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How Can I Learn to Accept Help When Needed?

It can be hard to accept help when all you have done thus far is be the helper. It’s even harder when you are in recovery and you do not know who to turn to. Maybe you feel like you are a burden or you have put people through enough heartache. Whatever your reason, this tendency to deny help can be harmful in recovery. Everyone around you needs help at some point in their lives and you are no different.

In this article, we will discuss acceptance in recovery, which relates to both yourself and others. Then we will delve into the reasons behind a lack of acceptance and how The Guest House can assist you in your time of need.

Your Needs Are Important in Recovery

To accept help, you have to let go of control and be vulnerable. For some people, difficulty with vulnerability is the biggest hurdle in learning to accept help. However, it is important to allow others to step in and help when needed. After all, you would not have gotten very far had you not accepted help in treatment.

Knowing that your needs are important can change how you view asking for help. You have your reasons that you struggle with asking for help. This could stem from childhood, where asking for help was not an option. Perhaps you do not view your needs as being important or you just feel like you are better off alone.

Whatever your reasoning is, when your needs go unnoticed, you develop a sense of shame about asking or receiving help. This shame fosters a deep sense of independence and a feeling of being alone.

Accept Help While Examining Your Beliefs

Sometimes asking for help can create an unbelievable amount of fear about someone refusing to assist you. That fear can cause you to give up on ever getting help. You may rationalize that since you are in recovery, you do not need anyone. Recovery does not mean that you will never need help again, though. Instead, it means that you continue to grow into being the best version of yourself.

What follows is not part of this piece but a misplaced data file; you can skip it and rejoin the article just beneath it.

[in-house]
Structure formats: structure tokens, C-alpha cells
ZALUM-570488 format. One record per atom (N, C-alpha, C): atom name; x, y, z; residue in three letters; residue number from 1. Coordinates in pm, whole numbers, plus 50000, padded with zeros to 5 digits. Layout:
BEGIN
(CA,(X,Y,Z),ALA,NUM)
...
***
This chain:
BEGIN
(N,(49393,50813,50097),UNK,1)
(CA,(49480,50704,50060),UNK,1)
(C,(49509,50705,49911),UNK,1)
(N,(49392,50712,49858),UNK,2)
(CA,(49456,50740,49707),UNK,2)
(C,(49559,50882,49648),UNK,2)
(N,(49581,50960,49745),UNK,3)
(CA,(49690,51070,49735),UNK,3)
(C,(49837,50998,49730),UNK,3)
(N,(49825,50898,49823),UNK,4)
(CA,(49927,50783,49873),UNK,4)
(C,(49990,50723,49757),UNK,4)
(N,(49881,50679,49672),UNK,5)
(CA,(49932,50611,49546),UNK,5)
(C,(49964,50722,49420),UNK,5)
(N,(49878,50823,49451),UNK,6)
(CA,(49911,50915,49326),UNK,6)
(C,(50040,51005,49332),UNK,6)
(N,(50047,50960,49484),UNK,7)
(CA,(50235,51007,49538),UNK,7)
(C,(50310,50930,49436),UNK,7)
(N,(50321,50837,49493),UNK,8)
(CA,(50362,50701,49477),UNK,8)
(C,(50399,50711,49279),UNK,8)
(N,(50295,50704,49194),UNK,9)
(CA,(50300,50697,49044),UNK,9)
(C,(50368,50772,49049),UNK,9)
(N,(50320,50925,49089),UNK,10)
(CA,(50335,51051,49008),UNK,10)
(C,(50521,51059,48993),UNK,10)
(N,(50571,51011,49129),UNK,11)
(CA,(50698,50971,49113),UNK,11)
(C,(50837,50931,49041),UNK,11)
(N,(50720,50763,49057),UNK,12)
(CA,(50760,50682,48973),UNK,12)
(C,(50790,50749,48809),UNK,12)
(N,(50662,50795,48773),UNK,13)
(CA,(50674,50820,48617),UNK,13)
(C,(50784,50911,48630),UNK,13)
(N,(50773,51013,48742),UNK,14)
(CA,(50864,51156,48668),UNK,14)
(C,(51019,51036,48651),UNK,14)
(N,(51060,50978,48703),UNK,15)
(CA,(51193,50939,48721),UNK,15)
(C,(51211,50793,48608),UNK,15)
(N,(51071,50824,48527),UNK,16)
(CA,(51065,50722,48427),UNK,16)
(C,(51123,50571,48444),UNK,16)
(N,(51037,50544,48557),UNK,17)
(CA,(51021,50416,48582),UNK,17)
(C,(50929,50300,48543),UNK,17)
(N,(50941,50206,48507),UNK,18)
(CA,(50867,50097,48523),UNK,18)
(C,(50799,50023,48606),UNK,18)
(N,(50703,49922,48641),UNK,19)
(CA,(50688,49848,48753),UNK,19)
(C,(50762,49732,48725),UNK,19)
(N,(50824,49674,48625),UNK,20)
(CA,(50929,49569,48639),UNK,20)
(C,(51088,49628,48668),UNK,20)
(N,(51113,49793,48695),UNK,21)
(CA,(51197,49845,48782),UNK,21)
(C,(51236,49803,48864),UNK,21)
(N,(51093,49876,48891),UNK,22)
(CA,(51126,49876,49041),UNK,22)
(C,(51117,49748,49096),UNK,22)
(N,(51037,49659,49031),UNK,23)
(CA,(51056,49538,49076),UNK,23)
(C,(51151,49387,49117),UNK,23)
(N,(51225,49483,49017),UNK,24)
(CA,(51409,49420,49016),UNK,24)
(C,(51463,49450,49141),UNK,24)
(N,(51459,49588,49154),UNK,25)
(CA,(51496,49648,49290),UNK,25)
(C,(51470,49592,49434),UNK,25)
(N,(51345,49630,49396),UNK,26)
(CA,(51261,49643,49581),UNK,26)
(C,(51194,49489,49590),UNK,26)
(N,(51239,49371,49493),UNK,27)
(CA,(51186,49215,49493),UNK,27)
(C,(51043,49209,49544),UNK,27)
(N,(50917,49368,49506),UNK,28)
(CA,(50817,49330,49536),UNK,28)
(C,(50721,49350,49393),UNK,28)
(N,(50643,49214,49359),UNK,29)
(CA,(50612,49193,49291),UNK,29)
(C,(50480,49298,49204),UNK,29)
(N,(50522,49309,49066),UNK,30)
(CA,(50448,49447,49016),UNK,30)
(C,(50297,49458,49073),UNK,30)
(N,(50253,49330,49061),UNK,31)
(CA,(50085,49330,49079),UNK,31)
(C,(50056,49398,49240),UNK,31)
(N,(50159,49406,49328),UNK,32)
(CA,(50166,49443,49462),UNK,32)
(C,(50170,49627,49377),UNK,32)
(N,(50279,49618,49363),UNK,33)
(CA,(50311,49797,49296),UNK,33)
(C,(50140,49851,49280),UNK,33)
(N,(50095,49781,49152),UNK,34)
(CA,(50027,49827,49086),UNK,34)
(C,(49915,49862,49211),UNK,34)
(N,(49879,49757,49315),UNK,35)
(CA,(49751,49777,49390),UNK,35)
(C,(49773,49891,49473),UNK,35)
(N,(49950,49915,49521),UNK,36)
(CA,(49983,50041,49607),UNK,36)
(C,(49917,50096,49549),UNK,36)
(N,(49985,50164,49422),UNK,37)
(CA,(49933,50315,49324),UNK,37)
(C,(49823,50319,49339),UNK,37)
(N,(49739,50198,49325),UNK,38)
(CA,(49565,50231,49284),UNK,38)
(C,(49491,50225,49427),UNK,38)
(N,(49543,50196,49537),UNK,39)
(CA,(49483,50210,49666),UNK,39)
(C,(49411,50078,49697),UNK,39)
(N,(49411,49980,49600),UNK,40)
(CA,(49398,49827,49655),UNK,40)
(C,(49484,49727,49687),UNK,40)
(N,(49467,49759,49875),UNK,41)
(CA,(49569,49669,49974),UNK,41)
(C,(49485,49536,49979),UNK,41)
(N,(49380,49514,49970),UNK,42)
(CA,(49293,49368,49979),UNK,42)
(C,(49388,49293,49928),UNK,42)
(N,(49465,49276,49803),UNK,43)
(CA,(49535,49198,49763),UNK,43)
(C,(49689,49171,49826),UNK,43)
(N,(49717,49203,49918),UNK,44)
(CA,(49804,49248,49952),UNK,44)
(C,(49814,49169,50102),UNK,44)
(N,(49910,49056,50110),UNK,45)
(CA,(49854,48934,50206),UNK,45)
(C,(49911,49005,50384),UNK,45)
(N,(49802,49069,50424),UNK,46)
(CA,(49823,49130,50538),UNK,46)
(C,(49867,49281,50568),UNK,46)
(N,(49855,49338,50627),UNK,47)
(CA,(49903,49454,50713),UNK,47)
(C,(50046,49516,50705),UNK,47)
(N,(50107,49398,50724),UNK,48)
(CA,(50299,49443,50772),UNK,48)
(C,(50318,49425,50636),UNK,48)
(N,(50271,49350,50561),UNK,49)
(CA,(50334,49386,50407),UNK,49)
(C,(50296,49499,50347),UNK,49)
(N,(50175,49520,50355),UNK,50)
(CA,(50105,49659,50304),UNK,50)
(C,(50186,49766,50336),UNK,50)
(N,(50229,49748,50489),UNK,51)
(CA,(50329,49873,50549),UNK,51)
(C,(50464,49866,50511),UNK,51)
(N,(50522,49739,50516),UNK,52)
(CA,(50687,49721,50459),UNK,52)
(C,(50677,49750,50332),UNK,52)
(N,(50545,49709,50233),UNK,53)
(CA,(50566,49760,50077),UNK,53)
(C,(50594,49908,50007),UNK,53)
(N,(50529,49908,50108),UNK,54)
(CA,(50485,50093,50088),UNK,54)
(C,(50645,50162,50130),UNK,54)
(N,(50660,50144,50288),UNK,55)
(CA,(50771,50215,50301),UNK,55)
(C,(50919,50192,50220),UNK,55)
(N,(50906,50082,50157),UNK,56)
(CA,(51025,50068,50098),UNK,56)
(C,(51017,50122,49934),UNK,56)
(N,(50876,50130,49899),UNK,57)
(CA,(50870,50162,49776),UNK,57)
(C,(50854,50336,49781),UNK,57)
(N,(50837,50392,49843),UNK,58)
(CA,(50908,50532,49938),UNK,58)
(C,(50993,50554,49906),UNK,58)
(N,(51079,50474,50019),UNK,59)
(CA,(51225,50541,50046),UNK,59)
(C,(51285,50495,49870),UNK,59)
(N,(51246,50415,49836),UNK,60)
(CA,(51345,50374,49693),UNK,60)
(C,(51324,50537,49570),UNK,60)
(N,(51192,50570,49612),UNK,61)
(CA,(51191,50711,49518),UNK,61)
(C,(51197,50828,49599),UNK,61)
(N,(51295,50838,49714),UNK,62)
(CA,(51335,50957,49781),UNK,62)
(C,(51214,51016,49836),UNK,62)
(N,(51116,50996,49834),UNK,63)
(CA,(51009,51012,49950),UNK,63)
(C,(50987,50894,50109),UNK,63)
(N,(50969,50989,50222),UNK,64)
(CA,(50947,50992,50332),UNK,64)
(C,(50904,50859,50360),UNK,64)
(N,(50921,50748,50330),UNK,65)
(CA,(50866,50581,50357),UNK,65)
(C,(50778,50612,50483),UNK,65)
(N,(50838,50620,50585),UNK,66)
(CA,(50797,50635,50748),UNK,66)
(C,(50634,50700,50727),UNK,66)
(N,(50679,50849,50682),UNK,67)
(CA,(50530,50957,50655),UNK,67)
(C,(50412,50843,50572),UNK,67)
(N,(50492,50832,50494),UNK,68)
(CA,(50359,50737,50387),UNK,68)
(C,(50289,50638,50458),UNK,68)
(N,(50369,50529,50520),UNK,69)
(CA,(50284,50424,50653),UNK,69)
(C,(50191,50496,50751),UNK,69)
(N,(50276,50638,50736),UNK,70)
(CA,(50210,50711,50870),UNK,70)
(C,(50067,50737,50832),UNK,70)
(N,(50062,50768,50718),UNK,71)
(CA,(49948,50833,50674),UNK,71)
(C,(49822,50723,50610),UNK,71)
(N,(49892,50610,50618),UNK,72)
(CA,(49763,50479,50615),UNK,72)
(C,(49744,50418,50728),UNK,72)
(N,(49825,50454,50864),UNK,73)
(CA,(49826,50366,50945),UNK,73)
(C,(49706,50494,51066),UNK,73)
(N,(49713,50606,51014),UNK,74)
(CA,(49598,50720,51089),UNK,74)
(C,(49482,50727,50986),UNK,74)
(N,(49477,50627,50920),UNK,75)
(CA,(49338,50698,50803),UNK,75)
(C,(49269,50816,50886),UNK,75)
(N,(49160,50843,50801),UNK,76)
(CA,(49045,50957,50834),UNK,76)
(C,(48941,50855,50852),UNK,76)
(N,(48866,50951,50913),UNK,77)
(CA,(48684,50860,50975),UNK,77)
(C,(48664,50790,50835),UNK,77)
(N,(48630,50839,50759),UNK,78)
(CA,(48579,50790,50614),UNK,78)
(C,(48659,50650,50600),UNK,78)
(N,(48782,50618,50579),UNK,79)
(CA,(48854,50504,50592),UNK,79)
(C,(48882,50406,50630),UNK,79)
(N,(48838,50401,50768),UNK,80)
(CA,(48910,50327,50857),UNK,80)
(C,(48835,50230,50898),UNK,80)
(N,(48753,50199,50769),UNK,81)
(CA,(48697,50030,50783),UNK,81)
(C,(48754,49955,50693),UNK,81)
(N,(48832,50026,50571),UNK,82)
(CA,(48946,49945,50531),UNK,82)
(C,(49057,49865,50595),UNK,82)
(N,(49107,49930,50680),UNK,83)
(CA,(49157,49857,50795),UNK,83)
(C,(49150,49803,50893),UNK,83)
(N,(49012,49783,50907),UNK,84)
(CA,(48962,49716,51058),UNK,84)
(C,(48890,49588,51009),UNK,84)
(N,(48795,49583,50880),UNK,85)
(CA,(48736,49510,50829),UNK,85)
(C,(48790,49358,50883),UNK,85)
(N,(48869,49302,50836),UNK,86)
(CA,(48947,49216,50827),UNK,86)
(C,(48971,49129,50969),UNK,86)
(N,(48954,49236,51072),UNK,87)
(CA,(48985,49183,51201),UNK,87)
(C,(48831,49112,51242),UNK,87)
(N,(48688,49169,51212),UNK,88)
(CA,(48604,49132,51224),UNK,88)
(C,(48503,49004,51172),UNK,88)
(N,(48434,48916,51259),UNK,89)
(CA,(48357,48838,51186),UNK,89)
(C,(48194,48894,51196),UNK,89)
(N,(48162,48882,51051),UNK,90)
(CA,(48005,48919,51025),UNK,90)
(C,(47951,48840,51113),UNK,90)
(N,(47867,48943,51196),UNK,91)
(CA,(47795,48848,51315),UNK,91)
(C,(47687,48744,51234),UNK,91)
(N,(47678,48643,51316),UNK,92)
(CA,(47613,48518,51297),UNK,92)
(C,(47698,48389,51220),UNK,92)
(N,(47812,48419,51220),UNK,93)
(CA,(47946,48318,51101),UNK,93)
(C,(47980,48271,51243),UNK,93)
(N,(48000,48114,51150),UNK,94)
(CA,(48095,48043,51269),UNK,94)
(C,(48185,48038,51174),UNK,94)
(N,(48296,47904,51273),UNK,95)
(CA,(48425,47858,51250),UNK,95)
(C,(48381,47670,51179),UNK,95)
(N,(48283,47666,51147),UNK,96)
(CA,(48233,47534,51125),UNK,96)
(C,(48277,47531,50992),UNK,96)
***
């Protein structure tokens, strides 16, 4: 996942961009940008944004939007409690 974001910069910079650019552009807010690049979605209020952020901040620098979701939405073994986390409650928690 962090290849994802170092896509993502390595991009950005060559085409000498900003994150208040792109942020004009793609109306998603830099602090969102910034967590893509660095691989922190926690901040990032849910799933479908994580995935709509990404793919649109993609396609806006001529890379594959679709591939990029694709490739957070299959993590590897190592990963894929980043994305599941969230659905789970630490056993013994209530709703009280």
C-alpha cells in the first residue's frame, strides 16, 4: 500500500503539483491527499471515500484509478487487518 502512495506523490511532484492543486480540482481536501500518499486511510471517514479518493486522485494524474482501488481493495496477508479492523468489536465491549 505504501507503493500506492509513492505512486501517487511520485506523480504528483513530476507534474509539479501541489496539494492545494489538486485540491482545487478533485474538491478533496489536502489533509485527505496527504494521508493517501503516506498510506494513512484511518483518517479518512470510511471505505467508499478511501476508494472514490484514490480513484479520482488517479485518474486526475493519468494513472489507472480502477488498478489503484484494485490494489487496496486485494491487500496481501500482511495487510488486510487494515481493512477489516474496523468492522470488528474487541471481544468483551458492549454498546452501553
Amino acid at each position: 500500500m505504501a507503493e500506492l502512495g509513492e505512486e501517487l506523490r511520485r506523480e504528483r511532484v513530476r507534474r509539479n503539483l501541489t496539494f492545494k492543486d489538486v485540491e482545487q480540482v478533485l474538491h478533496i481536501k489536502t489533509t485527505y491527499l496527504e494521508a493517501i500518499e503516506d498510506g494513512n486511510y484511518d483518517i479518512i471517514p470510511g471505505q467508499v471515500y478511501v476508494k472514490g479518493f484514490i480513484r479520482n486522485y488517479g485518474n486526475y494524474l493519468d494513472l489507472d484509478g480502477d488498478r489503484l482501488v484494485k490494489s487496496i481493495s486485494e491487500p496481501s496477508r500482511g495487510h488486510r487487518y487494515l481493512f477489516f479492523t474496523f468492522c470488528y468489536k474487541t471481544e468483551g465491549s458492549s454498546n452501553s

If you struggle to believe in the validity of accepting help, you may need to examine your beliefs. Perhaps your biggest fear is losing control. Below are several thought-provoking questions that you may want to ask yourself:

  • What is stopping you from accepting help from others?
  • Do you tend to give and struggle to receive? Why or why not?
  • Why are you worthy of accepting help from others?
  • Do you feel that you are undeserving of help? If so, why?

Sometimes just a moment of reflection can make a world of difference in your thought processes. You may not even know why accepting other people’s help makes you uncomfortable. Perhaps you may want to consider having a professional therapist collaborate with you. A professional like the ones at The Guest House can help you unearth your underlying core beliefs.

Accept Help by Starting Small

Learning to accept help does not need to be complicated. It can be simple. Yet, sometimes it is not easy to do something different. This can be especially true when you are so used to doing everything on your own.

Start small to receive the help. It is easy to dismiss the help or give yourself excuses as to why you do not need help. However, that thought process does not cultivate acceptance and will lead to a negative outcome.

Self-acceptance helps you to feel like a better version of yourself. When you accept yourself, you are more willing to accept help when needed. This does not have to be a massive thing. For example, you can allow someone to hold the door for you and acknowledge that they helped you. This is something so small, but it will give you the feeling of accepting help. You do not need to ask for anything major, initially. All you need to do is meet yourself right where you are at in your quest to accept help.

Practice Gratitude

To receive help from another is a beautiful treasure, especially in recovery. The act of giving is the act of connection and love. Start a gratitude journal where you write down each act of help. Express your thoughts and emotions about the action that someone took on your behalf. This can be a healthy habit of reflection, allowing you to pinpoint the areas in which you may struggle. Not to mention that gratitude is the best-kept secret to decreasing stress and living a happy life.

Learn to Accept Help at The Guest House

Life can get hard in recovery. It has been said that recovery is a journey, not a destination. Exploring your capabilities can be difficult as you expect more from yourself. Learning to accept help is no easy task – especially if you struggle with being vulnerable.

At the Guest House, we understand where you have been and that being vulnerable is hard. We will meet you with compassion in this part of your journey and never dismiss your accomplishments. Let us help you learn to accept help.

Accepting help may make you feel uncomfortable and disconnected. However, this journey will cause you to grow in all areas of your life. It is easy to want to do everything by yourself, as you may think that you have been a burden to those around you. Thinking in these terms, though, can create an unpleasant state of mind. You do not have to do this all by yourself. We understand this struggle and we do not want you to feel alone. At The Guest House, we have trained professionals who are in recovery and get it. We strive to meet every person right where they are at. Please do not hesitate and give us a call at (855) 483-7800.